It might sound silly, but when you’re headed into orbit, space is at a premium. There’s only so much room in your rocket, so any space-saving exercises are worth undertaking. Designer Nico Muller has one idea for how astronauts could save space on their missions, and it comes in the form of the Tardigrade Moon Concept Motorcycle. “A moon buggy requires almost the same space as three to four Tardigrades,” says Muller. “The weight is much less than that of a complete buggy made out of steel.”
Muller is one of the co-founders of Hookie, a Dresden-based motorcycle shop, and they’ve been responsible for some pretty out-of-this-world ideas. But so far the electric motorbike builders haven’t actually considered going off-world for one of their projects. Until now, with the basic premise behind this bike being to cut back on weight and space so that those two commodities can be used for more important cargo.
The Tardigrade accomplishes that well, cutting the weight down from the 463 pounds of NASA’s lunar roving vehicle—the “moon buggy”—to a more manageable 308 pounds. It also measures just three feet in height and eight fetid lengths. The design for the bike came from Russian digital artist Andrew Fabishevskiy, and because this wouldn’t be a vehicle on any earthly highways, Hookie was free to abandon Germany’s TUV technical inspection for motorcycles and thus experiment with other possibilities.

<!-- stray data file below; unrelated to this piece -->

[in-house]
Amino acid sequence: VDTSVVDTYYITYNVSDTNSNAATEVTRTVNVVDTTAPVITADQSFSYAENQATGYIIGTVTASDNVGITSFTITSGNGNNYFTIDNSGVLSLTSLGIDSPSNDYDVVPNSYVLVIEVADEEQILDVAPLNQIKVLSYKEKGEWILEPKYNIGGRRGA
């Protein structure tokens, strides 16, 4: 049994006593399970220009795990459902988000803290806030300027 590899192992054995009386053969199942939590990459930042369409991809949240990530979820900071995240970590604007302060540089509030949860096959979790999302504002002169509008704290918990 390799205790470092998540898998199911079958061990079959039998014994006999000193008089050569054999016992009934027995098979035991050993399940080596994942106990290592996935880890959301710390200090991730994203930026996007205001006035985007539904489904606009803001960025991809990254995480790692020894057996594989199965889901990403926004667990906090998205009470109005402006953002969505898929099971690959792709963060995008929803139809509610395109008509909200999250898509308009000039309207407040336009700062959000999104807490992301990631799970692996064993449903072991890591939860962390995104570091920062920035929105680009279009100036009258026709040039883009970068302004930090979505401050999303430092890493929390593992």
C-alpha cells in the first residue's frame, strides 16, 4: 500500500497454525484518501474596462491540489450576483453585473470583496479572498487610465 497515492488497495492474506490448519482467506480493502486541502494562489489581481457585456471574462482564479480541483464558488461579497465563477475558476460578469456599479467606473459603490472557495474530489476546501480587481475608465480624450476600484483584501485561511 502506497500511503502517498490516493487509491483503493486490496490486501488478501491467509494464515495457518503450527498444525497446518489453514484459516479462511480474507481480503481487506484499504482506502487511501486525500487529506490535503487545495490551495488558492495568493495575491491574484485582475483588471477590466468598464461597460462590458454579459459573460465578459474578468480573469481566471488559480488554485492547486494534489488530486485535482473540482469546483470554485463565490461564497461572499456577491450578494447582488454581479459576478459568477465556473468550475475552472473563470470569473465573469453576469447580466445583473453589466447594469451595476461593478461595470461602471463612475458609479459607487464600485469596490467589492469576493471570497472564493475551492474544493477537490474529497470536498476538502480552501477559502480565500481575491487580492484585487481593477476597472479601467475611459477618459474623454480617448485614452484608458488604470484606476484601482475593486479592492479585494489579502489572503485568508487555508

“No TUV means we were able to focus on simple functionality, materials, and the weight,” said Muller. “On our Tardigade, we had the opportunity to work with brands like Dupont, Kevlar, and Cake together. Authenticity was the goal in the design process.”
Hookie used laser-cut aluminium that was only 10 mm thick to create the frame and axles. An exoskeleton of tubing also helped cut down on the weight. The drivetrain was covered in Kevlar to protect it against space radiation and other factors. The electric drivetrain was supplied by Cake and offers a top speed of 9 miles per hour and a range of 110 km. The wheels, which were Hookie’s “biggest challenge,” are actually made out of 12 polyurethane tread modules for each wheel which are secured to the rims.
You don’t have to go to the moon to see the Tardigrade; the bike is currently hosted as part of the ADV: Overland exhibition at the Petersen Automotive Museum in California, where it will stay through October 2023.
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